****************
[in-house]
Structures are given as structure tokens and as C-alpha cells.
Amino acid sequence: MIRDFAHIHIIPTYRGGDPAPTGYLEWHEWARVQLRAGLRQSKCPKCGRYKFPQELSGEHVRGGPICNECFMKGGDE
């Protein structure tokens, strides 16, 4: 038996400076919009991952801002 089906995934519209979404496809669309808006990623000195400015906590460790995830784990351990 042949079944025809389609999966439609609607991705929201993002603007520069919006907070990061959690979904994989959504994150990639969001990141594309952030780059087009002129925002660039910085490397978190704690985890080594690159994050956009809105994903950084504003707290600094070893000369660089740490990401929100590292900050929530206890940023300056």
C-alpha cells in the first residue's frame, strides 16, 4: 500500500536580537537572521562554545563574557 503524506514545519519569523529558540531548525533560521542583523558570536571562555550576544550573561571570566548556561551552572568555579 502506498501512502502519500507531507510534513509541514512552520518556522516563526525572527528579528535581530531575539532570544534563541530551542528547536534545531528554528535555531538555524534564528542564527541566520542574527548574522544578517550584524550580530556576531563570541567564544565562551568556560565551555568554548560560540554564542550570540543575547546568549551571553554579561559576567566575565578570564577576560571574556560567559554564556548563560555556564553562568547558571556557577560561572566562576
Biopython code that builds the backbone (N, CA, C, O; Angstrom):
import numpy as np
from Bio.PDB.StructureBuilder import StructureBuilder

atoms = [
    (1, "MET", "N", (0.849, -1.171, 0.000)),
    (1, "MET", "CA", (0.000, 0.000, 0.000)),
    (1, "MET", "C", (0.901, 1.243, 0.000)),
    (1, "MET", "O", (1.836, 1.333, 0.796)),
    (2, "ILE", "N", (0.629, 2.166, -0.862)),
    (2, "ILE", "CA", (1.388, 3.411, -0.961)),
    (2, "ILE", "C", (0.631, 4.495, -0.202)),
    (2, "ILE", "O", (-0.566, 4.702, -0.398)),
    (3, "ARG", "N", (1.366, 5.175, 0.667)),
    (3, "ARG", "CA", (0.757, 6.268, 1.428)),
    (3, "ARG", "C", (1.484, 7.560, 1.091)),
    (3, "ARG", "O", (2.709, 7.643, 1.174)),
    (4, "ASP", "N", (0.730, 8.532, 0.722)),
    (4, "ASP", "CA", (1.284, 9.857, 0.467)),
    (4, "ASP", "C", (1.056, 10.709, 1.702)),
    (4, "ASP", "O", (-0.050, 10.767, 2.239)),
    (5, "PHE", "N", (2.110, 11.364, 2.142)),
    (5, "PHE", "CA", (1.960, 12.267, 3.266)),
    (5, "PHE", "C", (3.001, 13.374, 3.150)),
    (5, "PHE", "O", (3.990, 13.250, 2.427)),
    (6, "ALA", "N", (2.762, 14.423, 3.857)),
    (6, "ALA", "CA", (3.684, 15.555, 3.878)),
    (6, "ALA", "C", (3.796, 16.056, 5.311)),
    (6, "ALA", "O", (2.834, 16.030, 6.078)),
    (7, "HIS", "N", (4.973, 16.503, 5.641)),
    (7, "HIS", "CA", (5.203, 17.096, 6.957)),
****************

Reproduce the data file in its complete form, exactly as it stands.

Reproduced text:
[in-house]
Structures are given as structure tokens and as C-alpha cells.
Amino acid sequence: MIRDFAHIHIIPTYRGGDPAPTGYLEWHEWARVQLRAGLRQSKCPKCGRYKFPQELSGEHVRGGPICNECFMKGGDE
């Protein structure tokens, strides 16, 4: 038996400076919009991952801002 089906995934519209979404496809669309808006990623000195400015906590460790995830784990351990 042949079944025809389609999966439609609607991705929201993002603007520069919006907070990061959690979904994989959504994150990639969001990141594309952030780059087009002129925002660039910085490397978190704690985890080594690159994050956009809105994903950084504003707290600094070893000369660089740490990401929100590292900050929530206890940023300056």
C-alpha cells in the first residue's frame, strides 16, 4: 500500500536580537537572521562554545563574557 503524506514545519519569523529558540531548525533560521542583523558570536571562555550576544550573561571570566548556561551552572568555579 502506498501512502502519500507531507510534513509541514512552520518556522516563526525572527528579528535581530531575539532570544534563541530551542528547536534545531528554528535555531538555524534564528542564527541566520542574527548574522544578517550584524550580530556576531563570541567564544565562551568556560565551555568554548560560540554564542550570540543575547546568549551571553554579561559576567566575565578570564577576560571574556560567559554564556548563560555556564553562568547558571556557577560561572566562576
Biopython code that builds the backbone (N, CA, C, O; Angstrom):
import numpy as np
from Bio.PDB.StructureBuilder import StructureBuilder

atoms = [
    (1, "MET", "N", (0.849, -1.171, 0.000)),
    (1, "MET", "CA", (0.000, 0.000, 0.000)),
    (1, "MET", "C", (0.901, 1.243, 0.000)),
    (1, "MET", "O", (1.836, 1.333, 0.796)),
    (2, "ILE", "N", (0.629, 2.166, -0.862)),
    (2, "ILE", "CA", (1.388, 3.411, -0.961)),
    (2, "ILE", "C", (0.631, 4.495, -0.202)),
    (2, "ILE", "O", (-0.566, 4.702, -0.398)),
    (3, "ARG", "N", (1.366, 5.175, 0.667)),
    (3, "ARG", "CA", (0.757, 6.268, 1.428)),
    (3, "ARG", "C", (1.484, 7.560, 1.091)),
    (3, "ARG", "O", (2.709, 7.643, 1.174)),
    (4, "ASP", "N", (0.730, 8.532, 0.722)),
    (4, "ASP", "CA", (1.284, 9.857, 0.467)),
    (4, "ASP", "C", (1.056, 10.709, 1.702)),
    (4, "ASP", "O", (-0.050, 10.767, 2.239)),
    (5, "PHE", "N", (2.110, 11.364, 2.142)),
    (5, "PHE", "CA", (1.960, 12.267, 3.266)),
    (5, "PHE", "C", (3.001, 13.374, 3.150)),
    (5, "PHE", "O", (3.990, 13.250, 2.427)),
    (6, "ALA", "N", (2.762, 14.423, 3.857)),
    (6, "ALA", "CA", (3.684, 15.555, 3.878)),
    (6, "ALA", "C", (3.796, 16.056, 5.311)),
    (6, "ALA", "O", (2.834, 16.030, 6.078)),
    (7, "HIS", "N", (4.973, 16.503, 5.641)),
    (7, "HIS", "CA", (5.203, 17.096, 6.957)),